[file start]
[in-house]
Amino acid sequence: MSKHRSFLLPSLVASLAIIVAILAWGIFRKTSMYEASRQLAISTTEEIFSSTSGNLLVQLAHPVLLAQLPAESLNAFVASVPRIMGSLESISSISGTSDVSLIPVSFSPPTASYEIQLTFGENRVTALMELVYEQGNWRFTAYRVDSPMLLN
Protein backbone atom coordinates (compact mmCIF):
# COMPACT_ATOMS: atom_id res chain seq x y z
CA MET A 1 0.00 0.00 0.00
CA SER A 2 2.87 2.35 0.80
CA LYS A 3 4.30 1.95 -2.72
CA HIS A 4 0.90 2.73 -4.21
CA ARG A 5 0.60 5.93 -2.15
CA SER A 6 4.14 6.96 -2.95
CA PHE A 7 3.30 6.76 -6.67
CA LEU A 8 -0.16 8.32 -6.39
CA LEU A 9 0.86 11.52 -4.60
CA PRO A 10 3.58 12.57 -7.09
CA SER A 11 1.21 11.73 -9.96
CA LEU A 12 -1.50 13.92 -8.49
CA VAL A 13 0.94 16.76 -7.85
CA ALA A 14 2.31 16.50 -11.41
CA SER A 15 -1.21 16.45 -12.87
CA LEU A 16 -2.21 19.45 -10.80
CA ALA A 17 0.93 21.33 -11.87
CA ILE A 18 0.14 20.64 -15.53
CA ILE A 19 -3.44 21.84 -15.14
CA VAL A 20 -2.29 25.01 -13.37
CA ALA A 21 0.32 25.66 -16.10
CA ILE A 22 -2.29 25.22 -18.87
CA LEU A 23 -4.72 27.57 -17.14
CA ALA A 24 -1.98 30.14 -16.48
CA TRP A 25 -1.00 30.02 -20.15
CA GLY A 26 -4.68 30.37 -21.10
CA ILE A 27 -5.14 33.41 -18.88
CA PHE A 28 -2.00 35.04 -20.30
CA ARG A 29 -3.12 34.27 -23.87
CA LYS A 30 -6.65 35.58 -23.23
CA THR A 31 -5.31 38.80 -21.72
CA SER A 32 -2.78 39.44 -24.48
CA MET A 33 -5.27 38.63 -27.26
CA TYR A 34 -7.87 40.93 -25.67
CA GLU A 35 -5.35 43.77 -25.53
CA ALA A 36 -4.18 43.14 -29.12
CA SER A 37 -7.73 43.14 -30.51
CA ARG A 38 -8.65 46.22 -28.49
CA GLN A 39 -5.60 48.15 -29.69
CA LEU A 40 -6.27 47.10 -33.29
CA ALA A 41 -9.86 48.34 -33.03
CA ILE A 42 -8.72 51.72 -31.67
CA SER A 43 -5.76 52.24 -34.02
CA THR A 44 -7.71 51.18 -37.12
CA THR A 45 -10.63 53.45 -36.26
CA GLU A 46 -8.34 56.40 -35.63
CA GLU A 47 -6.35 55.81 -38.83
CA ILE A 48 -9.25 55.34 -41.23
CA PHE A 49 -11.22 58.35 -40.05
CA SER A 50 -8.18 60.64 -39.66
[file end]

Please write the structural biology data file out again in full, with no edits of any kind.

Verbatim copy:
[in-house]
Amino acid sequence: MSKHRSFLLPSLVASLAIIVAILAWGIFRKTSMYEASRQLAISTTEEIFSSTSGNLLVQLAHPVLLAQLPAESLNAFVASVPRIMGSLESISSISGTSDVSLIPVSFSPPTASYEIQLTFGENRVTALMELVYEQGNWRFTAYRVDSPMLLN
Protein backbone atom coordinates (compact mmCIF):
# COMPACT_ATOMS: atom_id res chain seq x y z
CA MET A 1 0.00 0.00 0.00
CA SER A 2 2.87 2.35 0.80
CA LYS A 3 4.30 1.95 -2.72
CA HIS A 4 0.90 2.73 -4.21
CA ARG A 5 0.60 5.93 -2.15
CA SER A 6 4.14 6.96 -2.95
CA PHE A 7 3.30 6.76 -6.67
CA LEU A 8 -0.16 8.32 -6.39
CA LEU A 9 0.86 11.52 -4.60
CA PRO A 10 3.58 12.57 -7.09
CA SER A 11 1.21 11.73 -9.96
CA LEU A 12 -1.50 13.92 -8.49
CA VAL A 13 0.94 16.76 -7.85
CA ALA A 14 2.31 16.50 -11.41
CA SER A 15 -1.21 16.45 -12.87
CA LEU A 16 -2.21 19.45 -10.80
CA ALA A 17 0.93 21.33 -11.87
CA ILE A 18 0.14 20.64 -15.53
CA ILE A 19 -3.44 21.84 -15.14
CA VAL A 20 -2.29 25.01 -13.37
CA ALA A 21 0.32 25.66 -16.10
CA ILE A 22 -2.29 25.22 -18.87
CA LEU A 23 -4.72 27.57 -17.14
CA ALA A 24 -1.98 30.14 -16.48
CA TRP A 25 -1.00 30.02 -20.15
CA GLY A 26 -4.68 30.37 -21.10
CA ILE A 27 -5.14 33.41 -18.88
CA PHE A 28 -2.00 35.04 -20.30
CA ARG A 29 -3.12 34.27 -23.87
CA LYS A 30 -6.65 35.58 -23.23
CA THR A 31 -5.31 38.80 -21.72
CA SER A 32 -2.78 39.44 -24.48
CA MET A 33 -5.27 38.63 -27.26
CA TYR A 34 -7.87 40.93 -25.67
CA GLU A 35 -5.35 43.77 -25.53
CA ALA A 36 -4.18 43.14 -29.12
CA SER A 37 -7.73 43.14 -30.51
CA ARG A 38 -8.65 46.22 -28.49
CA GLN A 39 -5.60 48.15 -29.69
CA LEU A 40 -6.27 47.10 -33.29
CA ALA A 41 -9.86 48.34 -33.03
CA ILE A 42 -8.72 51.72 -31.67
CA SER A 43 -5.76 52.24 -34.02
CA THR A 44 -7.71 51.18 -37.12
CA THR A 45 -10.63 53.45 -36.26
CA GLU A 46 -8.34 56.40 -35.63
CA GLU A 47 -6.35 55.81 -38.83
CA ILE A 48 -9.25 55.34 -41.23
CA PHE A 49 -11.22 58.35 -40.05
CA SER A 50 -8.18 60.64 -39.66